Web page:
As the Human Rights Campaign recently wrote, “drag artists and the spaces that host their performances have long served as a communal environment for queer expression.”

The group added, “It is a form of art and entertainment, but, historically, the performances haven’t only served to entertain, but also to truly advance the empowerment and visibility of LGBTQ+ people.”

Nevertheless, anti-LGBTQ conservative activists and organizations have perpetuated conspiracy theories about members of the community targeting children for sexual abuse including by bringing them to drag performances.

Among these is a group with ties to the Proud Boys that was cited by Kacsmaryk in his ruling: Gays Against Groomers, an anti-LGBTQ and anti-transgender extremist group, according to the Anti-Defamation League and Southern Poverty Law Center.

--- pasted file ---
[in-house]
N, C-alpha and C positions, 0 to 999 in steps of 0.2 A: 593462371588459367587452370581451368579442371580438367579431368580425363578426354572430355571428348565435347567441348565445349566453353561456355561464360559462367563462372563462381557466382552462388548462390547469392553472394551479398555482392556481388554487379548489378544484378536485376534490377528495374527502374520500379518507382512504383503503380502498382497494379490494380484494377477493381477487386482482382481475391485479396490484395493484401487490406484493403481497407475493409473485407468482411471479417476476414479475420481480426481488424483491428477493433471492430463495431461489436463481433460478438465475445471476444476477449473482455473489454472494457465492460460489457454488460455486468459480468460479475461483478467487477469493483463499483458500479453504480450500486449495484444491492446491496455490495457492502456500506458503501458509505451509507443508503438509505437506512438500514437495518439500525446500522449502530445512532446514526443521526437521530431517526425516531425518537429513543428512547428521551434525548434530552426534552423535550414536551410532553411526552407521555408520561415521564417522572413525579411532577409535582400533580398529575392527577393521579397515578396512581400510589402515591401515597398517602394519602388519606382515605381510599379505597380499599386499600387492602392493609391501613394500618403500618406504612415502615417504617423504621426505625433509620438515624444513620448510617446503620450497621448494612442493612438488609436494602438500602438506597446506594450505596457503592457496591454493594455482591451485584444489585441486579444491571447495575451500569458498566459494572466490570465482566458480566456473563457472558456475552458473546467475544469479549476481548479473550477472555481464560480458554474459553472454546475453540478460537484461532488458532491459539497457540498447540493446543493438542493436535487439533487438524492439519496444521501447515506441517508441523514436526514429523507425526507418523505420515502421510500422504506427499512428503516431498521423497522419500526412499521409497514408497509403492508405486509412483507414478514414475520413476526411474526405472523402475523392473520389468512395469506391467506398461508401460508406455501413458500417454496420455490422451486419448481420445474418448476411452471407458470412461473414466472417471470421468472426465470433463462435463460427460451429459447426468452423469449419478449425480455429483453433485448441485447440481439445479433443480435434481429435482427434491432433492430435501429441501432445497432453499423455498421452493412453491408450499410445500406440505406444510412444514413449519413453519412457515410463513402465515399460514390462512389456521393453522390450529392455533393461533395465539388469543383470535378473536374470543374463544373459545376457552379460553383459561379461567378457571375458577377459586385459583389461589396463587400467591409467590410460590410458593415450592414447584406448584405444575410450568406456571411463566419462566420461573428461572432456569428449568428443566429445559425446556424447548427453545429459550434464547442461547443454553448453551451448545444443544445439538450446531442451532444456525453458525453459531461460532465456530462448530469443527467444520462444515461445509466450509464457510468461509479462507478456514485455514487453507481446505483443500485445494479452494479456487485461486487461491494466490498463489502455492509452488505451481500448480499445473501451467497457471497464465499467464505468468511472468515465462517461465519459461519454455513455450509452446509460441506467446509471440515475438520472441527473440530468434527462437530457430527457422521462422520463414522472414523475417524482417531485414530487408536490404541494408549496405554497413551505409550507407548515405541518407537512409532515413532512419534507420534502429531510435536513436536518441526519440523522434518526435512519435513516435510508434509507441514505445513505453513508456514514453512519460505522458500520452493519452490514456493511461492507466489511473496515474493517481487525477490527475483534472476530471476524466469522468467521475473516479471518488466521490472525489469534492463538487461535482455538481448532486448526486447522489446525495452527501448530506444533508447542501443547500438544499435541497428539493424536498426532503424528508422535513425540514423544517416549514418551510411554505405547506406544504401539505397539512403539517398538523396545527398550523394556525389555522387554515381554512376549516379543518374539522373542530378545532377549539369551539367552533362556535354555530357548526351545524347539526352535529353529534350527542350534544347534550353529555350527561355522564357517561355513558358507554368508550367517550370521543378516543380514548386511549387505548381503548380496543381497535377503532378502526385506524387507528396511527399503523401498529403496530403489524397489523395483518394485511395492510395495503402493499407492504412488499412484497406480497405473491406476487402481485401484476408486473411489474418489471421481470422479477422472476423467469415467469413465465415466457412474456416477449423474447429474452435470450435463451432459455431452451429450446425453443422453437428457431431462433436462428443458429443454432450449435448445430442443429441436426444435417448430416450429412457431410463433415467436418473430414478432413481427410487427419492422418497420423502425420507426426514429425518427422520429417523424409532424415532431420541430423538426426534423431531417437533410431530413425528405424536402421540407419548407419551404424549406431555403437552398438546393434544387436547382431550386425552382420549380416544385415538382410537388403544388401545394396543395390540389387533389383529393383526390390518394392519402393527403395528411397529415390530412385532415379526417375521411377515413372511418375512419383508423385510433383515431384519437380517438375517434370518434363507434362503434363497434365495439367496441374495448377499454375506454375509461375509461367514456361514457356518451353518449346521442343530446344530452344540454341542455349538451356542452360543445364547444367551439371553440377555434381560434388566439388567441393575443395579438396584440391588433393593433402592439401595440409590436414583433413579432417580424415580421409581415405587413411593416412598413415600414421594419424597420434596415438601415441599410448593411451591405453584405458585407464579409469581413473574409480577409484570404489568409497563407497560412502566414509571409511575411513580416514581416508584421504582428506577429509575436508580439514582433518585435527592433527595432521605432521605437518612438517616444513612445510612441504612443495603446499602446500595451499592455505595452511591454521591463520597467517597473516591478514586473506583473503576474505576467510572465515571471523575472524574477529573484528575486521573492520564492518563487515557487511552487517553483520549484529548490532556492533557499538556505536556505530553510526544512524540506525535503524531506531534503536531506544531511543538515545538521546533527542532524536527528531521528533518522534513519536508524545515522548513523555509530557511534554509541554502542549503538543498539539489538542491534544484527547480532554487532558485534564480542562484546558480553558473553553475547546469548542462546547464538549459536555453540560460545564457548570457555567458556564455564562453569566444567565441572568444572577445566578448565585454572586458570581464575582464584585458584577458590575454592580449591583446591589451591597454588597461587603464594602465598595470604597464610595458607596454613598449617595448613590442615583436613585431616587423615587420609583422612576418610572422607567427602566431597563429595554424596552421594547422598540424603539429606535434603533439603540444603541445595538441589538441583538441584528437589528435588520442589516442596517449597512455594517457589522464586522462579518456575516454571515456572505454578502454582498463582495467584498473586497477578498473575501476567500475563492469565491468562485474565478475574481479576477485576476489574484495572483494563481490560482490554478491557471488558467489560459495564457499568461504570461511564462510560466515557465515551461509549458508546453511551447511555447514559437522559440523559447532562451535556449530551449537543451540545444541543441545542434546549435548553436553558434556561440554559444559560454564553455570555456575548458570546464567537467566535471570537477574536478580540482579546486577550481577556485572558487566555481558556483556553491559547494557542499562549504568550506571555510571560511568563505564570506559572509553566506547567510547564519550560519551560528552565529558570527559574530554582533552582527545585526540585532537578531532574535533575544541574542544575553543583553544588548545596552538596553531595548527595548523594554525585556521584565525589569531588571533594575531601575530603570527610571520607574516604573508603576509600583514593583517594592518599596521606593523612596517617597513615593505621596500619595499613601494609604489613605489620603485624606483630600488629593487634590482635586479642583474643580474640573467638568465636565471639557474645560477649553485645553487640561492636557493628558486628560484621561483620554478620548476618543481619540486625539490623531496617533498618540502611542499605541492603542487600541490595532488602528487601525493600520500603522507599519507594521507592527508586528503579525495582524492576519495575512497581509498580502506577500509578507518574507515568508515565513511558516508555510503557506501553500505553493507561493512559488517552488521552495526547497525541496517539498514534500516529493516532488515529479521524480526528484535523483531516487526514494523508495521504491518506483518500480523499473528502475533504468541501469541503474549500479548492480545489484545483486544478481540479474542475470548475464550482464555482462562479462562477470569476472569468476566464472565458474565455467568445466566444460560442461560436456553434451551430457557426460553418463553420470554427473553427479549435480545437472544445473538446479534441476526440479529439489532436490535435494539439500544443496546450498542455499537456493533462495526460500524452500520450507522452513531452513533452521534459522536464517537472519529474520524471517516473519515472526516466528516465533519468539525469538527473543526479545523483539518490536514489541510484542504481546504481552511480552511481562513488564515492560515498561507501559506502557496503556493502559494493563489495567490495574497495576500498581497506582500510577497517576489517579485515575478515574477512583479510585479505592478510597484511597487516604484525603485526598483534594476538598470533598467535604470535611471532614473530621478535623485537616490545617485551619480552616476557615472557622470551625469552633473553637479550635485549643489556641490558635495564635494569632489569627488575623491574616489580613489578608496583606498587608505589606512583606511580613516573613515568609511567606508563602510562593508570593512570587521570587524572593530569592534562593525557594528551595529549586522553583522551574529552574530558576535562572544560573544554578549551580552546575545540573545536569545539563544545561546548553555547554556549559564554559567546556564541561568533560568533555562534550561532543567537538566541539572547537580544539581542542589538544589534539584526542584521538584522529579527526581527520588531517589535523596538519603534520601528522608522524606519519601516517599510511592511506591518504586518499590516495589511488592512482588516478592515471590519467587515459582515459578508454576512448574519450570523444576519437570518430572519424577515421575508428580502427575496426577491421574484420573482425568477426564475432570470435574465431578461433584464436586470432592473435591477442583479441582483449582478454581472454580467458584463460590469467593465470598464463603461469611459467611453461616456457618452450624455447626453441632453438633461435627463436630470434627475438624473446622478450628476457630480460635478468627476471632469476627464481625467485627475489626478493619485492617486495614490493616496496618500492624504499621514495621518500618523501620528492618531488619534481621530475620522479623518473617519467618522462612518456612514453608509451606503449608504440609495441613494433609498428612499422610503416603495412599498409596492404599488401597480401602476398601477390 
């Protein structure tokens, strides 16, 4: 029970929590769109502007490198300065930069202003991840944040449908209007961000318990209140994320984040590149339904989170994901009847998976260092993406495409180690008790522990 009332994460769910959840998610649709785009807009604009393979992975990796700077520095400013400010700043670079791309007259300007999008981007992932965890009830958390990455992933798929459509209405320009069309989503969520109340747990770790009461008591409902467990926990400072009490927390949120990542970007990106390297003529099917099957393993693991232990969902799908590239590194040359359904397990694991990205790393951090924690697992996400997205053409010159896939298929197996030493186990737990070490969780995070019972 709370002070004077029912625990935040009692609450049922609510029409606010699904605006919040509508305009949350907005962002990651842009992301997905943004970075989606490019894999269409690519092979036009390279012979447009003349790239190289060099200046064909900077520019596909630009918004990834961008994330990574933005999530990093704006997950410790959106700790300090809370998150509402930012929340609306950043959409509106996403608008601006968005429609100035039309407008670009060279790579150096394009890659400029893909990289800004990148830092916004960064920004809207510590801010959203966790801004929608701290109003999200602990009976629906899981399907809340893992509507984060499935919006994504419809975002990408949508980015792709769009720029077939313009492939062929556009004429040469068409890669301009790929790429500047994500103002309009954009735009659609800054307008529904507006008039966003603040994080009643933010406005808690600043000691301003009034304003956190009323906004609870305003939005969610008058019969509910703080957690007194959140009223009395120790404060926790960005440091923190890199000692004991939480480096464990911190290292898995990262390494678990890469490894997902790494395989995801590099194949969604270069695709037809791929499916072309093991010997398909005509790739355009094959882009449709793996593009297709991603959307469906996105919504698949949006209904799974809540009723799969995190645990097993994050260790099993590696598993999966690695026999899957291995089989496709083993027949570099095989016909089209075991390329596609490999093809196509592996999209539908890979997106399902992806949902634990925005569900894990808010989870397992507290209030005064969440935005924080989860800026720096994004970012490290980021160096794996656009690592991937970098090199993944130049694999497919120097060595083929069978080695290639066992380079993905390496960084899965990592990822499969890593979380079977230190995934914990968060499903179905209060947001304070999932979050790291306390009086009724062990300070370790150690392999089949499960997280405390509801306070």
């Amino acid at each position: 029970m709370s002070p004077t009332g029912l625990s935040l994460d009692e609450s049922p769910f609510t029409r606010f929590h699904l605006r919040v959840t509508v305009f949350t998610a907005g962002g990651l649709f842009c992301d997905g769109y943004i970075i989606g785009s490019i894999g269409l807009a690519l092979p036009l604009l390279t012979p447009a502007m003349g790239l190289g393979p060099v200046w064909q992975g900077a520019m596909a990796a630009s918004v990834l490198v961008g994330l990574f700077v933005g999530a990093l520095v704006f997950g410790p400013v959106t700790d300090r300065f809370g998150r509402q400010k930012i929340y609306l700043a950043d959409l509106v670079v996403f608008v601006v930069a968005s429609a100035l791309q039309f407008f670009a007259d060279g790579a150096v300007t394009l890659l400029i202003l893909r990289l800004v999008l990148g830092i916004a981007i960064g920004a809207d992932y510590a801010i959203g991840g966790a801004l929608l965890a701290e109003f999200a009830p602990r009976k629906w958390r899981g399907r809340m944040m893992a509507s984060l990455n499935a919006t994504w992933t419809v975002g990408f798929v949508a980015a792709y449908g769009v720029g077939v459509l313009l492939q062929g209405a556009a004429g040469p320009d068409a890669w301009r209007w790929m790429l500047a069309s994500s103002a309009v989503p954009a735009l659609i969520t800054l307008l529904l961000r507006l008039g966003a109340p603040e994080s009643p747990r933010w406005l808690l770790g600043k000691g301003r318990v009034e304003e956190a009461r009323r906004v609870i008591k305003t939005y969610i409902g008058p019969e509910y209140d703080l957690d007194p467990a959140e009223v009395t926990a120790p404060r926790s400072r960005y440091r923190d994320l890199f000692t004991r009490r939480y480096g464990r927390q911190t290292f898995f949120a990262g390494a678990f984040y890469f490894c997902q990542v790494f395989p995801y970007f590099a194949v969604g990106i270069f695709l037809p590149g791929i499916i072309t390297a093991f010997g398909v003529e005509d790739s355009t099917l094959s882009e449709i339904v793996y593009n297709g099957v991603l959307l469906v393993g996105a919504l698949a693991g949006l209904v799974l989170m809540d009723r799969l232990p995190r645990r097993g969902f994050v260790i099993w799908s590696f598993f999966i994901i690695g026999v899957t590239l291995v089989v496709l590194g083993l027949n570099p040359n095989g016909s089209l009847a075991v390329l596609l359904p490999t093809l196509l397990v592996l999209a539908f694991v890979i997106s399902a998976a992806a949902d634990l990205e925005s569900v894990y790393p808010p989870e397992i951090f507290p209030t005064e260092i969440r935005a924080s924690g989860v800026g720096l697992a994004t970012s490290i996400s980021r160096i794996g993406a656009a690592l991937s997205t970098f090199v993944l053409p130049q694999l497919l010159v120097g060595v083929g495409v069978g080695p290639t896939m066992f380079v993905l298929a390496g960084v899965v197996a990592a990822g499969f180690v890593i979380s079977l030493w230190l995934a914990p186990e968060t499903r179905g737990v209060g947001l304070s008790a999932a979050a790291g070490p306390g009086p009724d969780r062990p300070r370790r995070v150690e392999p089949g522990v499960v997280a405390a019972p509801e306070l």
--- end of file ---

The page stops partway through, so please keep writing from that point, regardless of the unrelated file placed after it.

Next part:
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The White House

Harris to oversee White House Office of Gun Violence Prevention

Goal is to implement and expand upon legislation, executive actions

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U.S. Vice President Kamala Harris, September 2023. (Official White House photograph by Lawrence Jackson)

The White House announced Thursday evening that President Joe Biden on Friday will establish the first-ever White House Office of Gun Violence Prevention, to be overseen by Vice President Kamala Harris.

The office will focus on implementing and expanding upon executive and legislative actions, including the Bipartisan Safer Communities Act, “to reduce gun violence, which has ravaged communities across the country.”

Serving under Harris will be Stefanie Feldman, “a longtime policy advisor to President Biden on gun violence prevention,” and “leading gun violence prevention advocates Greg Jackson and Rob Wilcox.”